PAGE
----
Tetrash Postmortem

Full itch.io page here

Duration

48hrs for the Ludum Dare Discord Jam #4 game jam 2020

The Game

Tetrash is a tower defense game where players place towers to heal (not destroy) the pieces as they move along a path. There are enemy towers already placed that are trying to destroy the pieces. The whole premise is that your Tetris game is corrupted and you are trying to salvage the pieces of Tetris
blocks before malware destroys them. Before the pieces start moving to their desired location, players must choose which powerups to give themselves to help boost their chances of winning. They have to beware, however, because while they’re helping themselves out, they are also determining which powerups the enemy malware has as well.

What I Did

Working solo again, so I did all the art, music, design, and programming. I took a stab at making actual 3D models by using the MagicaVoxel maker. The only thing I didn’t create myself, besides the fonts, was the space background/skybox.

What I Learned

Having felt displeased with the lack of knowledge gained from the previous solo game jam, I used this one to learn new skills and incorporate it into making a new game. I decided to follow a tutorial series on how to make a tower defense game, where I learned about pathfinding through Breadth First Search
algorithms, instantiating objects, and having towers focus on the moving objects. It was nice to see how the algorithms I learned in my Data Sets and Algorithms course could be implemented into an actual
game, and it also made me curious about all the different ways Unity offered pathfinding. I also learned productivity tools where things would update within the editor, like the different location of the blocks and the blocks snapping on a grid. I also learned more about art and 3D modeling by making my own models for the game.

One of the things I wish I focused on more was the design of the game. I was so focused on getting all the pieces working together, including the powerups, towers, and path of the pieces, that I didn’t have a clear plan on what the most effective level layout was, and I wasn’t even sure if the game could be
beaten by the end (which it can). I think for future game jams I want to start creating design documents for each one. Even if it’s just a one page document, I think having a solid plan can keep me on track for what I want for the jam.

Tinker Postmortem

Full itch.io page here

(Note: WebGL games are formatted strange and may run slow in WordPress. If you have technical difficulties, check out the standalone version on itch.io)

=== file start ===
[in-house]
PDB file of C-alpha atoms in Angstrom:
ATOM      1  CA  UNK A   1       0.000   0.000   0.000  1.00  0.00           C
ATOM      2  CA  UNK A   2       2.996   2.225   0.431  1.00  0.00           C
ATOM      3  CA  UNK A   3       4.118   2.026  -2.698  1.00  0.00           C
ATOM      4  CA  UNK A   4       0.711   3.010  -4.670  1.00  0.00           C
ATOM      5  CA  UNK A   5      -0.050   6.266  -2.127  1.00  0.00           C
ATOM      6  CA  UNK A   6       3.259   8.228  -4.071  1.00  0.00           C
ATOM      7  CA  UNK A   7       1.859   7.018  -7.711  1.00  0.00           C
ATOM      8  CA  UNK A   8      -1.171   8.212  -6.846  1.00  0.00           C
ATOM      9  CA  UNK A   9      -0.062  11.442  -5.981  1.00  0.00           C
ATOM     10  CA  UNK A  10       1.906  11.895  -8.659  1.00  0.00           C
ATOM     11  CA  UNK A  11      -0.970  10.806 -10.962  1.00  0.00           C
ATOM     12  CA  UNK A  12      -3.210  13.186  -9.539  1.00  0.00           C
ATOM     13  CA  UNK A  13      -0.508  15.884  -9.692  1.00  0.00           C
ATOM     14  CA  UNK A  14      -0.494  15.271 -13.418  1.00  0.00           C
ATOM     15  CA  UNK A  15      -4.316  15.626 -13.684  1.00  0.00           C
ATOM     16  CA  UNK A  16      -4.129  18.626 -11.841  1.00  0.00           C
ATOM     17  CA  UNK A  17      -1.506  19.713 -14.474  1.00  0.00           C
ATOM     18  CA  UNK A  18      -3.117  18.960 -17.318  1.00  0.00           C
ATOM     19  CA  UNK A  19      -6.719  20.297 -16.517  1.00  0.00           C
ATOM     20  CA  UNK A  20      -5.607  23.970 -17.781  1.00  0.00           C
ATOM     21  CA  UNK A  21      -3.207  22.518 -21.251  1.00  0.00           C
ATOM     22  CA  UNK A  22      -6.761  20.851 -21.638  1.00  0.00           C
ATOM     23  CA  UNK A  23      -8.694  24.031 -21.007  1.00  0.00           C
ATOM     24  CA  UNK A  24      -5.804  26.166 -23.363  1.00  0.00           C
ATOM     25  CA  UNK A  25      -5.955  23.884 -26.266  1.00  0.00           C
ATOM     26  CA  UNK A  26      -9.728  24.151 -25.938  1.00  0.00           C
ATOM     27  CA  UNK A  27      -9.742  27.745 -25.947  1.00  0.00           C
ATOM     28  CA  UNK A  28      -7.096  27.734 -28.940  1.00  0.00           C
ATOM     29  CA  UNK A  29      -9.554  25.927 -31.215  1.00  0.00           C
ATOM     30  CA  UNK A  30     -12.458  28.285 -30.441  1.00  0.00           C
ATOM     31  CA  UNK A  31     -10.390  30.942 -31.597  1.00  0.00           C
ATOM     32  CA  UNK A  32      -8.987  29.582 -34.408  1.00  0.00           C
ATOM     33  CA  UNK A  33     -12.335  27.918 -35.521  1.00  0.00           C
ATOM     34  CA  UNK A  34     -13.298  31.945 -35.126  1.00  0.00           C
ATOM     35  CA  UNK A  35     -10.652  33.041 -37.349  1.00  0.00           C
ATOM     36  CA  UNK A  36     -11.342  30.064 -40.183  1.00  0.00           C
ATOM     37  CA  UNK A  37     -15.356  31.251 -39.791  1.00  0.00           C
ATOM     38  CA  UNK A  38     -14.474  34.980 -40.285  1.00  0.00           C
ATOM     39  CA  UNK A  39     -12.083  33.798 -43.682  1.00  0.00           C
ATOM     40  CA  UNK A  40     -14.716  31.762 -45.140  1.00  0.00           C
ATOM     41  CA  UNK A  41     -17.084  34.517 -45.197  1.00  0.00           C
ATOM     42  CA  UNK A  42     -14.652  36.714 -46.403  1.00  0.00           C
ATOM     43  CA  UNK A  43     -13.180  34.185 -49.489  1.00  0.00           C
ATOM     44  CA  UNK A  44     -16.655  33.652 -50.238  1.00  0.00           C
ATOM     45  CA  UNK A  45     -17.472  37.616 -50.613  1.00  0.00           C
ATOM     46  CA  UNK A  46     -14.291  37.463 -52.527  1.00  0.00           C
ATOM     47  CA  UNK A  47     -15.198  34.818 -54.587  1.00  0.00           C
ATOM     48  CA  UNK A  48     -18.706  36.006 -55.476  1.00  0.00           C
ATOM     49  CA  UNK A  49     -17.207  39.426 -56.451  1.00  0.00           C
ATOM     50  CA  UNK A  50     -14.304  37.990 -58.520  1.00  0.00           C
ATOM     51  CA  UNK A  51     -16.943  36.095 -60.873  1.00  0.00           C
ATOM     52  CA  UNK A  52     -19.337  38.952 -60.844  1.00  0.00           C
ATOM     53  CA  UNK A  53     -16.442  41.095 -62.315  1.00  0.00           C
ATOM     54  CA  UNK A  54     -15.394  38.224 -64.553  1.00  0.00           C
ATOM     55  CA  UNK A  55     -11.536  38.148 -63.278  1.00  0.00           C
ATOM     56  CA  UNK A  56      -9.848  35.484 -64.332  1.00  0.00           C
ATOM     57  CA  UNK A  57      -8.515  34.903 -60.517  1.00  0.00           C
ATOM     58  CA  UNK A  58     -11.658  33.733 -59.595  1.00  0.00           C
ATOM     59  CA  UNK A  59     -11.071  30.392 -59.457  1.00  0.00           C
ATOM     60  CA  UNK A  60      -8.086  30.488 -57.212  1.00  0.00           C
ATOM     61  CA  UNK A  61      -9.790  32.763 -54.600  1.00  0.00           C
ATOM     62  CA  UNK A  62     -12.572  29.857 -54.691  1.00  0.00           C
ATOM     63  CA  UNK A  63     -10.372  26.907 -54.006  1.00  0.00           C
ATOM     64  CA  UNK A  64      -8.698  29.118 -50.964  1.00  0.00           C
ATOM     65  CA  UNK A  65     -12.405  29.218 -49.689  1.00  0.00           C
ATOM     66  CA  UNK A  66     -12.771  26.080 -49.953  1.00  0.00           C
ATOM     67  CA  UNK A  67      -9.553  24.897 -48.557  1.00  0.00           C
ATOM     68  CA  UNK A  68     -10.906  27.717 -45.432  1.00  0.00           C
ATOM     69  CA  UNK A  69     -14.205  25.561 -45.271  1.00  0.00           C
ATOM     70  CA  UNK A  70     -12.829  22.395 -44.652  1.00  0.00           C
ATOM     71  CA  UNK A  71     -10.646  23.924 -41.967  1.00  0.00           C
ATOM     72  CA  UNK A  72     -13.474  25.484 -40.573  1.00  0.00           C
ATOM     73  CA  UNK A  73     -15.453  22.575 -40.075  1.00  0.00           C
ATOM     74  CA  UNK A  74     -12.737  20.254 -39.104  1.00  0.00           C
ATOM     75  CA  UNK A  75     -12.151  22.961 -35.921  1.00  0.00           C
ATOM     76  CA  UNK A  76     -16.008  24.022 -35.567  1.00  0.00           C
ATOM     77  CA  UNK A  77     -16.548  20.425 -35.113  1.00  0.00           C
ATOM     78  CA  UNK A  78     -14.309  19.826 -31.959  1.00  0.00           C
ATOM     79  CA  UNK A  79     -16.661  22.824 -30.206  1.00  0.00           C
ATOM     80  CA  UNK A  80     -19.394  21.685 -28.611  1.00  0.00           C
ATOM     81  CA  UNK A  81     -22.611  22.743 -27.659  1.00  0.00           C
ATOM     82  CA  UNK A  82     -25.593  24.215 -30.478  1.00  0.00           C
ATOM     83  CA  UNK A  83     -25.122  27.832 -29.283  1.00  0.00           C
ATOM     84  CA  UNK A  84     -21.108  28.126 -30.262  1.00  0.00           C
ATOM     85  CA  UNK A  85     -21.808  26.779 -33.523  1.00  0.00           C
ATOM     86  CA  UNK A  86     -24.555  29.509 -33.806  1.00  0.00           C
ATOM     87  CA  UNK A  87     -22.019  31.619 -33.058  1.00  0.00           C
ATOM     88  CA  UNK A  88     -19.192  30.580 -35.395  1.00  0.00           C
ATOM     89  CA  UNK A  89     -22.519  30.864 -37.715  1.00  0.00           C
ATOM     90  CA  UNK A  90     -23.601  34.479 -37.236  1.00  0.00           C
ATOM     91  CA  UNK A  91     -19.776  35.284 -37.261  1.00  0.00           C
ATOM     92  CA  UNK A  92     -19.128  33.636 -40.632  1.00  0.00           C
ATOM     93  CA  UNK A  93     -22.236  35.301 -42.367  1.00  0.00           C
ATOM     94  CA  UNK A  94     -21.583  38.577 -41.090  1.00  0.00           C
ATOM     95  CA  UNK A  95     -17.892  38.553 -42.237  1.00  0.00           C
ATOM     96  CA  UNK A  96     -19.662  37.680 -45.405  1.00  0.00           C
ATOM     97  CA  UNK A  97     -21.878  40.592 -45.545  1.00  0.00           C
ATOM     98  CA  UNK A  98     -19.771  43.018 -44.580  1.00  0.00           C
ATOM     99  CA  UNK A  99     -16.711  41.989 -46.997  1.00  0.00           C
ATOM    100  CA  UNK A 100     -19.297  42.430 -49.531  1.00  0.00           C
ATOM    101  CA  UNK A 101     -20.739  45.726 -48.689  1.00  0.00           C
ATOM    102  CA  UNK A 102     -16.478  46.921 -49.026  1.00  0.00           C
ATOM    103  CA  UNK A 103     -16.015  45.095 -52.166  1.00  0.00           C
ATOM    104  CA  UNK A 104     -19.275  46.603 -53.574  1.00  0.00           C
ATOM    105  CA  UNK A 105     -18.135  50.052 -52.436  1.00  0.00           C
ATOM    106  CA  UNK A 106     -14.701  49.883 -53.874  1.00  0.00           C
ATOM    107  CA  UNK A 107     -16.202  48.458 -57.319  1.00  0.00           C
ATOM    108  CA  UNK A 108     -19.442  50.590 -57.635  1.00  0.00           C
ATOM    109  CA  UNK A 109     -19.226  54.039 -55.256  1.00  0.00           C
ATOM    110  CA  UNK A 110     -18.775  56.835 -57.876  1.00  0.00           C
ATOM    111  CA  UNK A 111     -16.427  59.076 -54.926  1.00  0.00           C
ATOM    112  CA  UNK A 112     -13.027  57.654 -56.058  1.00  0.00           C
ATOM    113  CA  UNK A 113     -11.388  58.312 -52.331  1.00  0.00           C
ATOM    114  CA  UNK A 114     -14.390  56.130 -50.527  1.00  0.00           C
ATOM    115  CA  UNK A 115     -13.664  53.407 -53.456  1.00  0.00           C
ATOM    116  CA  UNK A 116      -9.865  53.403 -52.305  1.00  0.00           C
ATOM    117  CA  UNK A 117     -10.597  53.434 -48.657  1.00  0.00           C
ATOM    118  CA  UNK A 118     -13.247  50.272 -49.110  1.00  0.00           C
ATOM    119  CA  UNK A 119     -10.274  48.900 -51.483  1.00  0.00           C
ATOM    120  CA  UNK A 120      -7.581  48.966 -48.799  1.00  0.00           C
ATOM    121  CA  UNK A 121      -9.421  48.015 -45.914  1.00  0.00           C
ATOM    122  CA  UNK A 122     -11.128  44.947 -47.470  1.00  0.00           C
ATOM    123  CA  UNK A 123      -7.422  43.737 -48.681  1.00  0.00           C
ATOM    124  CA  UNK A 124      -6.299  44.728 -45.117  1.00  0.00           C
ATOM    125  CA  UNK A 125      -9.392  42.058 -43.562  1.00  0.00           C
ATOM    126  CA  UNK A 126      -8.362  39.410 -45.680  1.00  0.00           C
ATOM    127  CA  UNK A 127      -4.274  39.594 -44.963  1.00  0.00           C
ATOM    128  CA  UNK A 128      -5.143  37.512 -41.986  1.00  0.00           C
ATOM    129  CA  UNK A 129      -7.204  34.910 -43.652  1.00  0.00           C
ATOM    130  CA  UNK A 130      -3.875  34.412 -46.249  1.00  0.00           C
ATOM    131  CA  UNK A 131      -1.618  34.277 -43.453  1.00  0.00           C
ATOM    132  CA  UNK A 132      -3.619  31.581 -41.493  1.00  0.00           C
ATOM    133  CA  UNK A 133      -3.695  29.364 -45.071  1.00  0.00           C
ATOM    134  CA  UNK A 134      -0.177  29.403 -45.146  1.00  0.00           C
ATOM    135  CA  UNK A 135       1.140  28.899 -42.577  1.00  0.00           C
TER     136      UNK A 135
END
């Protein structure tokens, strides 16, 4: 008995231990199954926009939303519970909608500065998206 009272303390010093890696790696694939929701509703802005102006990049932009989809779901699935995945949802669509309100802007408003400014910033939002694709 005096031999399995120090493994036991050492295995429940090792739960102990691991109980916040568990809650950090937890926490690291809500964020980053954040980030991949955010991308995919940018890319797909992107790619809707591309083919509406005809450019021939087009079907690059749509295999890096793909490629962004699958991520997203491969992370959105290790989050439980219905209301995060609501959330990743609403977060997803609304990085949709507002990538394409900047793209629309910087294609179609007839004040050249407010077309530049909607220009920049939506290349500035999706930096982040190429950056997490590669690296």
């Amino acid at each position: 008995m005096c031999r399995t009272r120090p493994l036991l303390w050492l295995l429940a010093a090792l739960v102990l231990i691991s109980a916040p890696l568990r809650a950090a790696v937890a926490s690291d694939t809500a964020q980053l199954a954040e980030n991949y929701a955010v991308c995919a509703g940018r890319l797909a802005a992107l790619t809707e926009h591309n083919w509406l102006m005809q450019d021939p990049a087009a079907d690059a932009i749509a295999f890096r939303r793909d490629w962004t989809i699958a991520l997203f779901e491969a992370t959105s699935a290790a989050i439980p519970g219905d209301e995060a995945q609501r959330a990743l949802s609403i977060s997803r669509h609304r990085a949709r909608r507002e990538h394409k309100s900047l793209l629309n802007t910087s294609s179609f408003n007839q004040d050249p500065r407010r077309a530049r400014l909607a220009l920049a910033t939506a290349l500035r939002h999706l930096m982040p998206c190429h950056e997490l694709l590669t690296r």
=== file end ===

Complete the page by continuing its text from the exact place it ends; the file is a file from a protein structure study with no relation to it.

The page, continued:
Duration

48Hrs for Game Maker’s Toolkit Game Jam 2020

The Game

In Tinker, players have to place blocks onto pegs to help a ball reach the destination. The style resembles that of old marble mazes or Rube Goldbergs. The goal of the game isn’t really meant to complete every level, but to figure out the different ways you can complete it, and to experiment. I wanted a game that
wasn’t as intense and more of a relaxing experience.

What I Did

Well… everything. The only thing I didn’t do as much of was the art. I used just simple shapes and changed their color so it was a nice color scheme. I did all the parts of the game myself, including the design of the puzzles, programming, and audio.

What I Learned

Surprisingly, I didn’t push myself to learn new things as much as I would if I was on a team. What’s nice about working with a team is that there’s always something new to learn from other people, and there’s something that you can teach others as well. Working by myself I didn’t learn all too much, but this may
be because I was nervous of going it alone and only stuck with things I mostly knew. It was kind of interesting in the end, however, when I realized that I ultimately made a level editor, where players could place and move objects how they wanted.

Problems I had with not having a team continued into the design. When I released the game, I got a lot of mixed feedback on the difficulty of the levels; some said they were too easy, while others said they were frustrated and had to quit. The game was also missing a lot of player feedback: The holes on the
blocks didn’t show any indication that they were touching a possible peg, which could have easily been implemented by changing its color or adding an audio cue. The pegs also had problems where there was some “looseness” to them, where the block could be shifted more in another direction but still be
touching the peg. If I knew how to model some actual blocks, I would have put actual holes in them, which would have made my time dealing with the pegs a whole lot easier. Looking back, I should have made the holes lock into the center of the pegs, and made a simple tool to help figure out the layout of
the blocks to easily add pegs in the correct spot. I thought adding extra random pegs would make the game more interesting and confusing, but it seemed to frustrate players because they though they could connect to it. There was also bugs that allowed the player to move around blocks while the balls were
actually moving, and some players thought all the balls had to reach the goal to win, so while I was more focused on the presentation, it was the gameplay I should have analyzed more.

Celebration at Theo’s (C.a.T.) Postmortem

Full itch.io page here

Duration

48hrs for IGDA’s eJam Game Jam 2020

The Game

With the theme being “celebration,” our game has the player playing as a cat trying to gather supplies to have a cat party when their humans are away. The player has to sneak around the house with different household items marked as “party” items (e.g. “streamers” are actually blinds). If the player gets caught